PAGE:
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It is predicted that by 2015 China will decrease the number of its citizens living in poverty by 50 million. Other developing countries are taking note of China’s success and, with the help of foreign investment, hope to employ the same methods. With its growing economy and monetary assistance, China is, by example, taking a leading role in foreign aid and assisting the developing world.

China’s representative for the World Food Programme, Brett Rierson, explains how China used a bottom-up method of alleviating poverty. The Chinese government focused on aiding poor farmers by implementing policies that permitted farmers to keep a higher percentage of their profits and allocating foreign investment and technology to small villages. Investment in infrastructure, as well as improving nutrition education, women’s health, and agriculture production, are also factors responsible for China’s success story.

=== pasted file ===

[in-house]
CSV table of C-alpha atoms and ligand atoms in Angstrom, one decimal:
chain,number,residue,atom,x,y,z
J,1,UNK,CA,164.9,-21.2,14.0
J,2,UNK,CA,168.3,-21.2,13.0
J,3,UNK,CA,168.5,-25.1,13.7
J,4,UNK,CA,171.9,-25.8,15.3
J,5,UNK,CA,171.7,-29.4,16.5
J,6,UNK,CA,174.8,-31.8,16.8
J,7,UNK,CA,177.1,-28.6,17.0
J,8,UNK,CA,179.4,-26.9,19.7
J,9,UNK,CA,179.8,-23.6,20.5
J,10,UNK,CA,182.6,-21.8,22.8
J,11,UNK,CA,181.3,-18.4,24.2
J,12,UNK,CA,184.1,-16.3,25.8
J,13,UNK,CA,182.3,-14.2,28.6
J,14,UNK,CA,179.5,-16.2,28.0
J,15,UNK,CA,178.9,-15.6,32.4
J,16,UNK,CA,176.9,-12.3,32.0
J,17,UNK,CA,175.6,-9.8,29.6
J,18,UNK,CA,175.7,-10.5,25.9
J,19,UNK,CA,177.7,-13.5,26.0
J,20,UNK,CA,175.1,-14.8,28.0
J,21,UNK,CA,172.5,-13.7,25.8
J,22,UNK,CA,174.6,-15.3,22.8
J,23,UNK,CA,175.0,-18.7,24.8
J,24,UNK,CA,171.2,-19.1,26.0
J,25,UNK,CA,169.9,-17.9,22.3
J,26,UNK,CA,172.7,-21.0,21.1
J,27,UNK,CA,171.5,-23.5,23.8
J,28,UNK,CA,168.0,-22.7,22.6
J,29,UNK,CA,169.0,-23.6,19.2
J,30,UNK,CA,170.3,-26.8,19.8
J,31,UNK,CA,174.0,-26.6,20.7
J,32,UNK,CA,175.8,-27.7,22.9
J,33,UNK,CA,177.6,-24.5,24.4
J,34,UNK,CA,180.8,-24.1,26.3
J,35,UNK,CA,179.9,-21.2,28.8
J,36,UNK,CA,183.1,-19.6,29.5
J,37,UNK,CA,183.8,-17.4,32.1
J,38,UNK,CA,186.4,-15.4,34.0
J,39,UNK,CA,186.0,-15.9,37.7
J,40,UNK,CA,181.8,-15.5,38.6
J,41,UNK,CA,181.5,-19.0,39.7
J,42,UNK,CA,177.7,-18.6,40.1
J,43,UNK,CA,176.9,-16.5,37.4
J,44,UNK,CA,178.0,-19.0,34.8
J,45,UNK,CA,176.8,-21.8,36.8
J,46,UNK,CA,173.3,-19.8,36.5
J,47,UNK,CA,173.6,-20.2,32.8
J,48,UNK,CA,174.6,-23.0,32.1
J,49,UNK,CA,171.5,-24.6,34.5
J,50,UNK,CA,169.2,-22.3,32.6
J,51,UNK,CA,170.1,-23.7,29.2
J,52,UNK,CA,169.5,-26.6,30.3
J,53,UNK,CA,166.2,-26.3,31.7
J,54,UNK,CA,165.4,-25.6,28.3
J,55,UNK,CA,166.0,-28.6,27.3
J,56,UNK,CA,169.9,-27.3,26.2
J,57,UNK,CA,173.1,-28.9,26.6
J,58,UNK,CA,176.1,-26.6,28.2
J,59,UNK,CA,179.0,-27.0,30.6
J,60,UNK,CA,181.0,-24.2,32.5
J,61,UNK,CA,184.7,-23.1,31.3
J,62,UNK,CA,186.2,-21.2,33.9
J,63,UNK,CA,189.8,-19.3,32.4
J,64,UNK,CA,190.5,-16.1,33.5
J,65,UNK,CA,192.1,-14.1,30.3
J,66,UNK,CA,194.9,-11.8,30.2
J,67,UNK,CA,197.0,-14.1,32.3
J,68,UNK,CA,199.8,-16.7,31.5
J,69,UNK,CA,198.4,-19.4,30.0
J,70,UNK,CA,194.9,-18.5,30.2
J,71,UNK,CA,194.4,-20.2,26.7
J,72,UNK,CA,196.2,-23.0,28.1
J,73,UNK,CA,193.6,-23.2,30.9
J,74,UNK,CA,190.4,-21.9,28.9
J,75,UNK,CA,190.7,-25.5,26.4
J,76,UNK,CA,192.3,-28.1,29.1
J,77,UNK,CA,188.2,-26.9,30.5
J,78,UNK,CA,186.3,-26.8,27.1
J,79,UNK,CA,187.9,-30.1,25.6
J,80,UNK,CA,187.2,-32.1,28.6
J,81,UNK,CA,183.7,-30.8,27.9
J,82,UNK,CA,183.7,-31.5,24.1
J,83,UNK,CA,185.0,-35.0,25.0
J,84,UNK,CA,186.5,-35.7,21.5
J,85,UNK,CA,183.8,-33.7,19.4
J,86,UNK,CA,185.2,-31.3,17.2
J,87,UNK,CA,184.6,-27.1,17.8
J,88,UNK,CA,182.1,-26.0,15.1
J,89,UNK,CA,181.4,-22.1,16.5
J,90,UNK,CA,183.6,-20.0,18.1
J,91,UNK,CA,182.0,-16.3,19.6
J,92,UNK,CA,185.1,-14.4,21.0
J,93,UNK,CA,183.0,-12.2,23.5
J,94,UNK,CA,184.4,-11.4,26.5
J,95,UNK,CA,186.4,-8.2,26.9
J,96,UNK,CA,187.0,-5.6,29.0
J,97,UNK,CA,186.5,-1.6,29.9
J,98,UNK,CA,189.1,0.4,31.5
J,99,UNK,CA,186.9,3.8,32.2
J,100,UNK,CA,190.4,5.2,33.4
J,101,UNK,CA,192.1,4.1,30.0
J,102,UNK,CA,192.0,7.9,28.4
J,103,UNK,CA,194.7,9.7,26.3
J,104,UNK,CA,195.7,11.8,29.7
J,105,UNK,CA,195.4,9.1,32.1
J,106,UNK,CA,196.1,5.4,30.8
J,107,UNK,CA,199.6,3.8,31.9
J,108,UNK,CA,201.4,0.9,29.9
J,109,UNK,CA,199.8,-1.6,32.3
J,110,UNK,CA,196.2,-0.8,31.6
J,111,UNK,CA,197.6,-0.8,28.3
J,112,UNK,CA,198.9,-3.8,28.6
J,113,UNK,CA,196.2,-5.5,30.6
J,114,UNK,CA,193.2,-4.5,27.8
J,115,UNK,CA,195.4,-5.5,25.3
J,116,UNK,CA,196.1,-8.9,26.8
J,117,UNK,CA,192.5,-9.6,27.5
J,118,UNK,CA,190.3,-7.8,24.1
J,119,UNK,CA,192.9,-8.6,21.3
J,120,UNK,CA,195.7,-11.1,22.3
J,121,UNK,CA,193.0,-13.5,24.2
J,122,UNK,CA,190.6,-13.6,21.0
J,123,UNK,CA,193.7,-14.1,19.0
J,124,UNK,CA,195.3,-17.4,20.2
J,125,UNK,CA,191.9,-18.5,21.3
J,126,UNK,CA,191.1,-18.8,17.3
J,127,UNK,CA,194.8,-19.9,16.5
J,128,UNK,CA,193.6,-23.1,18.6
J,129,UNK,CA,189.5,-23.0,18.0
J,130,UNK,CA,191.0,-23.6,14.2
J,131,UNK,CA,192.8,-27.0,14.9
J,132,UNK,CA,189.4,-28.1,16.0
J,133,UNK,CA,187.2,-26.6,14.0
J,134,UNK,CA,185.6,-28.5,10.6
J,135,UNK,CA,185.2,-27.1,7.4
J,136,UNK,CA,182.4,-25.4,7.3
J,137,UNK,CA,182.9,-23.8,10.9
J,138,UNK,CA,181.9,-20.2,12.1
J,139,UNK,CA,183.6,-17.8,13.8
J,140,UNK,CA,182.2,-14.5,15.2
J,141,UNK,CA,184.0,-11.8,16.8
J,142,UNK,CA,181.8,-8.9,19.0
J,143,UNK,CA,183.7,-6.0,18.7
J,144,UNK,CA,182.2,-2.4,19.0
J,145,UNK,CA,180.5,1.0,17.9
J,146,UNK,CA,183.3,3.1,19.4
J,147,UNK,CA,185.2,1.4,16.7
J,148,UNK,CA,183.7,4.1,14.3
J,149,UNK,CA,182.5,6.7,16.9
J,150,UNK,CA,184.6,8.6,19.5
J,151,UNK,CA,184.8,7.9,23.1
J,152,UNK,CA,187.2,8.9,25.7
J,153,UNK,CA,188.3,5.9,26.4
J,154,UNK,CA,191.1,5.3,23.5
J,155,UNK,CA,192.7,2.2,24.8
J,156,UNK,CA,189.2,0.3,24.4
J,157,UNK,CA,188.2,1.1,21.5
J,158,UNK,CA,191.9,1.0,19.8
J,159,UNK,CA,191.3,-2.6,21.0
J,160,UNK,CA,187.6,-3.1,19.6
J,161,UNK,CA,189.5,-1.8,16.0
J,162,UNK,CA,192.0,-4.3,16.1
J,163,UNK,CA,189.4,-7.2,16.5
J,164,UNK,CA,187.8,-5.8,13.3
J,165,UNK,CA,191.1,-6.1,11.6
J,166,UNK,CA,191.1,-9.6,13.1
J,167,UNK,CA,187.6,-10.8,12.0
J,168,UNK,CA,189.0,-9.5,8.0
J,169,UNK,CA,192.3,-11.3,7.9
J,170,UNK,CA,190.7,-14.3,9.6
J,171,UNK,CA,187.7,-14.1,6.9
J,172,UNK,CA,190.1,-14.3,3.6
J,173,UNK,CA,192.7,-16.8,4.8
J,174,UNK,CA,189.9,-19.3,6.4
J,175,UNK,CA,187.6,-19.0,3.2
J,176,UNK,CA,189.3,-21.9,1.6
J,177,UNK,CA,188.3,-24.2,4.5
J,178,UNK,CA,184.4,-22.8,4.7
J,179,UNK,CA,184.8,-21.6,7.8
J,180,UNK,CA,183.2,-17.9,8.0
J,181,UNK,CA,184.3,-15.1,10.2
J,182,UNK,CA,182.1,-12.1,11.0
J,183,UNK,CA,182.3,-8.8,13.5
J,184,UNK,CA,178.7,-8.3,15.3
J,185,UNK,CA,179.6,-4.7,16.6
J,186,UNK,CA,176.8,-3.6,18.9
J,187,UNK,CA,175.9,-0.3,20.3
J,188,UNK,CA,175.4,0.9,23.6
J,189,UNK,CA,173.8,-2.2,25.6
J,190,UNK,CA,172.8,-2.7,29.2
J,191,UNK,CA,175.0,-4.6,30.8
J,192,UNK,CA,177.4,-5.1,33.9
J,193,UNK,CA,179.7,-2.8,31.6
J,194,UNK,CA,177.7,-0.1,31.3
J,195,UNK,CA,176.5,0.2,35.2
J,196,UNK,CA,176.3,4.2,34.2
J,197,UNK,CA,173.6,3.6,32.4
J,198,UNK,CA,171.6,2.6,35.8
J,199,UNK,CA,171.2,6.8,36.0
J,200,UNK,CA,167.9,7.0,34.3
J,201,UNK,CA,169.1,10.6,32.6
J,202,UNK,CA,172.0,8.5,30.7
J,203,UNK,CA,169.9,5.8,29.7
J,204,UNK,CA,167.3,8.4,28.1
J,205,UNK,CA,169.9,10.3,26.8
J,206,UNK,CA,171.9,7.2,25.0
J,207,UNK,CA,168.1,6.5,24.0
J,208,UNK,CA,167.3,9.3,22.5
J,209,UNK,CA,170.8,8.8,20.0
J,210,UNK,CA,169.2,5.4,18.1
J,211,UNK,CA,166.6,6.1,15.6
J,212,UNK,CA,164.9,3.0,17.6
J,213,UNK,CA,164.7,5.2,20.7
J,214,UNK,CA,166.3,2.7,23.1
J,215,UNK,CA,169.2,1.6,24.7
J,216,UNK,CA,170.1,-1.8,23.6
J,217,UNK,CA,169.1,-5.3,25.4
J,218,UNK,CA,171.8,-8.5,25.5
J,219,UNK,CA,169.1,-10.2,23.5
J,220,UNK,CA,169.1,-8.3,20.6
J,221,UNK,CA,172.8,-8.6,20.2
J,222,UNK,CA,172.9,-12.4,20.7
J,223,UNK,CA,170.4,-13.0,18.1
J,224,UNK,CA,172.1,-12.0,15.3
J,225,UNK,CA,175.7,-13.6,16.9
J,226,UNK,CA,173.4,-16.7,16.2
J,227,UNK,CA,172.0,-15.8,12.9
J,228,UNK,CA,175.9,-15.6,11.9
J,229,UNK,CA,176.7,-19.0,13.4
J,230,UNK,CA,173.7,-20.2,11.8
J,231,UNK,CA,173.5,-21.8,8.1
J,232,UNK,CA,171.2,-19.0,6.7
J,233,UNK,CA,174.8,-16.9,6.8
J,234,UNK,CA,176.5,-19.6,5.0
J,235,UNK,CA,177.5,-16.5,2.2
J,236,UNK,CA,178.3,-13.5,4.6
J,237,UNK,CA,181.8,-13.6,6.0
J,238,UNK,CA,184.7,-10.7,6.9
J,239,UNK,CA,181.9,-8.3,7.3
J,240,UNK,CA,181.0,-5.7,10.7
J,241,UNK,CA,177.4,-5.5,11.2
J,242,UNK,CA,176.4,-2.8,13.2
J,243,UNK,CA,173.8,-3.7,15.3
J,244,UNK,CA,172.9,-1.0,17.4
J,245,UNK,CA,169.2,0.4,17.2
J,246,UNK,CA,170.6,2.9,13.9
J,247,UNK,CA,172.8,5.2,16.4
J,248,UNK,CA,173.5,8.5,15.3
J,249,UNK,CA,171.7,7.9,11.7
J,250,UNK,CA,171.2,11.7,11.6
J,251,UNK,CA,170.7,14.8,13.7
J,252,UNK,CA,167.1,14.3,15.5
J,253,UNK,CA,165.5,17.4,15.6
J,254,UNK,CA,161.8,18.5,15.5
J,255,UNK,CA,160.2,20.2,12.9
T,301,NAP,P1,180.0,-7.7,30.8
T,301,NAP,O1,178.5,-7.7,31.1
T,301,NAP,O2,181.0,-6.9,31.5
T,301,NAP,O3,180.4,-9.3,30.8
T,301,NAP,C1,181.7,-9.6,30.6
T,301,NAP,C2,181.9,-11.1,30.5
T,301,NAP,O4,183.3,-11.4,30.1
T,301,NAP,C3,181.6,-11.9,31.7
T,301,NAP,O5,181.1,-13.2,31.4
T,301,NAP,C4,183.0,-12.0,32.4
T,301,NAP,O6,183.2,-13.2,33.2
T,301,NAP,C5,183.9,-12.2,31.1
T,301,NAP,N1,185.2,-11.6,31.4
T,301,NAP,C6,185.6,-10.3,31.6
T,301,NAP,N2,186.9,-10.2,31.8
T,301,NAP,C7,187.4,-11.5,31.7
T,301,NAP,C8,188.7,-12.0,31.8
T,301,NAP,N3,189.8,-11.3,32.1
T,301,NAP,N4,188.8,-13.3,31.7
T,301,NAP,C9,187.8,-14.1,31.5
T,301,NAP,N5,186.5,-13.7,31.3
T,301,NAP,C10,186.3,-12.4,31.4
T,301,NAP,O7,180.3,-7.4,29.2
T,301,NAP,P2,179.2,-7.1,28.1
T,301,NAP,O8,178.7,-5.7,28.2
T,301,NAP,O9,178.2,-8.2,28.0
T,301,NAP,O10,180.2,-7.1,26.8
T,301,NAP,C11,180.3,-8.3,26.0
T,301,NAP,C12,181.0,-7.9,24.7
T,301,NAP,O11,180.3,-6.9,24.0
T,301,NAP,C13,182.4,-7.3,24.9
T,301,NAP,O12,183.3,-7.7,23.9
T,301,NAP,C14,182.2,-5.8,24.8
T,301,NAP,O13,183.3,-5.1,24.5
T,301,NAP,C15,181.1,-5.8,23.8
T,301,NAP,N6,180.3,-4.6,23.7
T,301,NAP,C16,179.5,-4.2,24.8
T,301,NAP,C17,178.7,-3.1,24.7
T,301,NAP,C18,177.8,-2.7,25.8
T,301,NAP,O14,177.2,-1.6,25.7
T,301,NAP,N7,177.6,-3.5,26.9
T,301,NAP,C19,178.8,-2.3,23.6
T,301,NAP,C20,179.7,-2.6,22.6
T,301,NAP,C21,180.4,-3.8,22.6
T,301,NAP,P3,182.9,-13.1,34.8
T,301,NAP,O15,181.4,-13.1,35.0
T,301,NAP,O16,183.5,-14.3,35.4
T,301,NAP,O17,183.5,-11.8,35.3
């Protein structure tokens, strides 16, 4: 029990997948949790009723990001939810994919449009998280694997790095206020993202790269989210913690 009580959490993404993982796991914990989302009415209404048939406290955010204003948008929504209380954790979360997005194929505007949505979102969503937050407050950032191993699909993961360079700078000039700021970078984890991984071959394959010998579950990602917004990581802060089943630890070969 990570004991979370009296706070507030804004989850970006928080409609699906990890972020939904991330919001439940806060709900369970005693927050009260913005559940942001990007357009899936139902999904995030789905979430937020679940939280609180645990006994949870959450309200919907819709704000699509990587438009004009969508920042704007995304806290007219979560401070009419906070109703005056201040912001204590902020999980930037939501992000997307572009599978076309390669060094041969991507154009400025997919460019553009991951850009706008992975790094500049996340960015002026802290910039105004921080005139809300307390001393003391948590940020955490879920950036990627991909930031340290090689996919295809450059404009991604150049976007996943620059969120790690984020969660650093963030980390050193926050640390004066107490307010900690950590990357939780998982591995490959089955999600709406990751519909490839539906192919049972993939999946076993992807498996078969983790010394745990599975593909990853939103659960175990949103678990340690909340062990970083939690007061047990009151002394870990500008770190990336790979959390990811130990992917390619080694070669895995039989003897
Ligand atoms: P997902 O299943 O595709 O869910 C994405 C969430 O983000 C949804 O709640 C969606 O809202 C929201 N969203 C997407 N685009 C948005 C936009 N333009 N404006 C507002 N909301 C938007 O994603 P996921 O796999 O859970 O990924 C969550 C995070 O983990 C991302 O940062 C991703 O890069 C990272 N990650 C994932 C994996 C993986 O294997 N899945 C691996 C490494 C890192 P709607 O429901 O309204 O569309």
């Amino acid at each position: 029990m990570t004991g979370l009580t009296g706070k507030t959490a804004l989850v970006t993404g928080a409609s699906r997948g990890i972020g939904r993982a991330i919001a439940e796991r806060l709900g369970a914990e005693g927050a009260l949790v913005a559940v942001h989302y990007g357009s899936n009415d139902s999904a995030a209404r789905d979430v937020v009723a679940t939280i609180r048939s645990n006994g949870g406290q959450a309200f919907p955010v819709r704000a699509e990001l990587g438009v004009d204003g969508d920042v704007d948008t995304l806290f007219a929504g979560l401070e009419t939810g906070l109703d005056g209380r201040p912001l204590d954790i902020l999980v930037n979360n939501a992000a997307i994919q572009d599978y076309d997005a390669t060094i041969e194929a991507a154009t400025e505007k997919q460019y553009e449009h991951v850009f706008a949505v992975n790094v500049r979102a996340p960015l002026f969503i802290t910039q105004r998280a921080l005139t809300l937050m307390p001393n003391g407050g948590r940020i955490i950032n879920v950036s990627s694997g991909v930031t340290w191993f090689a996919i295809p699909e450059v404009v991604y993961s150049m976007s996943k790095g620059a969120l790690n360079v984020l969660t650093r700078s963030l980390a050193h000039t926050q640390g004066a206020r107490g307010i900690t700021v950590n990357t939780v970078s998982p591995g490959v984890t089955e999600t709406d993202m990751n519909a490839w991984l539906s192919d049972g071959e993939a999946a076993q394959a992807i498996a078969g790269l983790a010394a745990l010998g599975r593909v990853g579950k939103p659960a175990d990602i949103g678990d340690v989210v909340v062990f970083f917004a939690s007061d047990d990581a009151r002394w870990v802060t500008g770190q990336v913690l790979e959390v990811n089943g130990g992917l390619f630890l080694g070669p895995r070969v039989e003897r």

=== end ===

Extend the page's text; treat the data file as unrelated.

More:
A majority of China’s aid goes to countries in Asia and Africa. These developing countries can mimic China’s strategy by investing in infrastructure and farming communities. Deborah Brautigam, director of the international development program at Johns Hopkins University in Baltimore, reminds us that it was China’s decision to invest in agriculture that helped reduce poverty, not just foreign assistance. African countries have the potential to lift themselves out of poverty, but it depends on how they invest the money they received from foreign aid.

China formerly received foreign aid from Western countries and is now ready to begin investing in other developing countries. With China’s help, the United Nations is on track to reaching the Millennium Development Goal of ending extreme poverty by 2030.

-Mary Penn
Source: SCMP
Photo: The Guardian